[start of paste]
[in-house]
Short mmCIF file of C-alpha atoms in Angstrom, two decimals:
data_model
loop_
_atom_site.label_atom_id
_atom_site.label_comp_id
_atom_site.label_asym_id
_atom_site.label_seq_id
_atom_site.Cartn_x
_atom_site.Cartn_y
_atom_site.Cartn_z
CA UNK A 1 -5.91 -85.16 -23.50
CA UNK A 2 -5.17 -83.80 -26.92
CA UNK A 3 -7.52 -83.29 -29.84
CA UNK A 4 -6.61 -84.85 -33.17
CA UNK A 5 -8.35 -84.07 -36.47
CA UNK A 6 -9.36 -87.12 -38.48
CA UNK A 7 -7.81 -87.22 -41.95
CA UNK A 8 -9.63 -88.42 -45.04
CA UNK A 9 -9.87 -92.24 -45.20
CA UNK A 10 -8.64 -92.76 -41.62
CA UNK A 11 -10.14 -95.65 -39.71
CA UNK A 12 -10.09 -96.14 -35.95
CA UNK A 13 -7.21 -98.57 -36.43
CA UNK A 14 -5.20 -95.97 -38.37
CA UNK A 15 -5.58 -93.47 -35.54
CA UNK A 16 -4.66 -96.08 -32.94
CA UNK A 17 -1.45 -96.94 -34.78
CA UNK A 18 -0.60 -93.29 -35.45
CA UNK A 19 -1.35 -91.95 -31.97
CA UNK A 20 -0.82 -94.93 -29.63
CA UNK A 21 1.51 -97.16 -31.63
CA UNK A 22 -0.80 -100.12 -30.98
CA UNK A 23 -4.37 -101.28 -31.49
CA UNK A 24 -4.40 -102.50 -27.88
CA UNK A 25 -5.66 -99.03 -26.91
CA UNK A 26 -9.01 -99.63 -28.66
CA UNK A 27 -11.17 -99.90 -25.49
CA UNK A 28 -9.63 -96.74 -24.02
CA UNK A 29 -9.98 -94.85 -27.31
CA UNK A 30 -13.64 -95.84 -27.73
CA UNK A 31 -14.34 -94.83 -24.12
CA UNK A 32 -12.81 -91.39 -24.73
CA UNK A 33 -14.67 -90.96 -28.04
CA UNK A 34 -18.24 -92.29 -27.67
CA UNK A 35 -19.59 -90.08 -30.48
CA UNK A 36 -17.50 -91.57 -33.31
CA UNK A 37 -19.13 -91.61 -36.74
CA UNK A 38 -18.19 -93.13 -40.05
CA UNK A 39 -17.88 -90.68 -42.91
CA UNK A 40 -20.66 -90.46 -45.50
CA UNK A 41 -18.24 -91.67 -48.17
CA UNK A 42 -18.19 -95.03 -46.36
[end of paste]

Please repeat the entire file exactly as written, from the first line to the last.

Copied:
[in-house]
Short mmCIF file of C-alpha atoms in Angstrom, two decimals:
data_model
loop_
_atom_site.label_atom_id
_atom_site.label_comp_id
_atom_site.label_asym_id
_atom_site.label_seq_id
_atom_site.Cartn_x
_atom_site.Cartn_y
_atom_site.Cartn_z
CA UNK A 1 -5.91 -85.16 -23.50
CA UNK A 2 -5.17 -83.80 -26.92
CA UNK A 3 -7.52 -83.29 -29.84
CA UNK A 4 -6.61 -84.85 -33.17
CA UNK A 5 -8.35 -84.07 -36.47
CA UNK A 6 -9.36 -87.12 -38.48
CA UNK A 7 -7.81 -87.22 -41.95
CA UNK A 8 -9.63 -88.42 -45.04
CA UNK A 9 -9.87 -92.24 -45.20
CA UNK A 10 -8.64 -92.76 -41.62
CA UNK A 11 -10.14 -95.65 -39.71
CA UNK A 12 -10.09 -96.14 -35.95
CA UNK A 13 -7.21 -98.57 -36.43
CA UNK A 14 -5.20 -95.97 -38.37
CA UNK A 15 -5.58 -93.47 -35.54
CA UNK A 16 -4.66 -96.08 -32.94
CA UNK A 17 -1.45 -96.94 -34.78
CA UNK A 18 -0.60 -93.29 -35.45
CA UNK A 19 -1.35 -91.95 -31.97
CA UNK A 20 -0.82 -94.93 -29.63
CA UNK A 21 1.51 -97.16 -31.63
CA UNK A 22 -0.80 -100.12 -30.98
CA UNK A 23 -4.37 -101.28 -31.49
CA UNK A 24 -4.40 -102.50 -27.88
CA UNK A 25 -5.66 -99.03 -26.91
CA UNK A 26 -9.01 -99.63 -28.66
CA UNK A 27 -11.17 -99.90 -25.49
CA UNK A 28 -9.63 -96.74 -24.02
CA UNK A 29 -9.98 -94.85 -27.31
CA UNK A 30 -13.64 -95.84 -27.73
CA UNK A 31 -14.34 -94.83 -24.12
CA UNK A 32 -12.81 -91.39 -24.73
CA UNK A 33 -14.67 -90.96 -28.04
CA UNK A 34 -18.24 -92.29 -27.67
CA UNK A 35 -19.59 -90.08 -30.48
CA UNK A 36 -17.50 -91.57 -33.31
CA UNK A 37 -19.13 -91.61 -36.74
CA UNK A 38 -18.19 -93.13 -40.05
CA UNK A 39 -17.88 -90.68 -42.91
CA UNK A 40 -20.66 -90.46 -45.50
CA UNK A 41 -18.24 -91.67 -48.17
CA UNK A 42 -18.19 -95.03 -46.36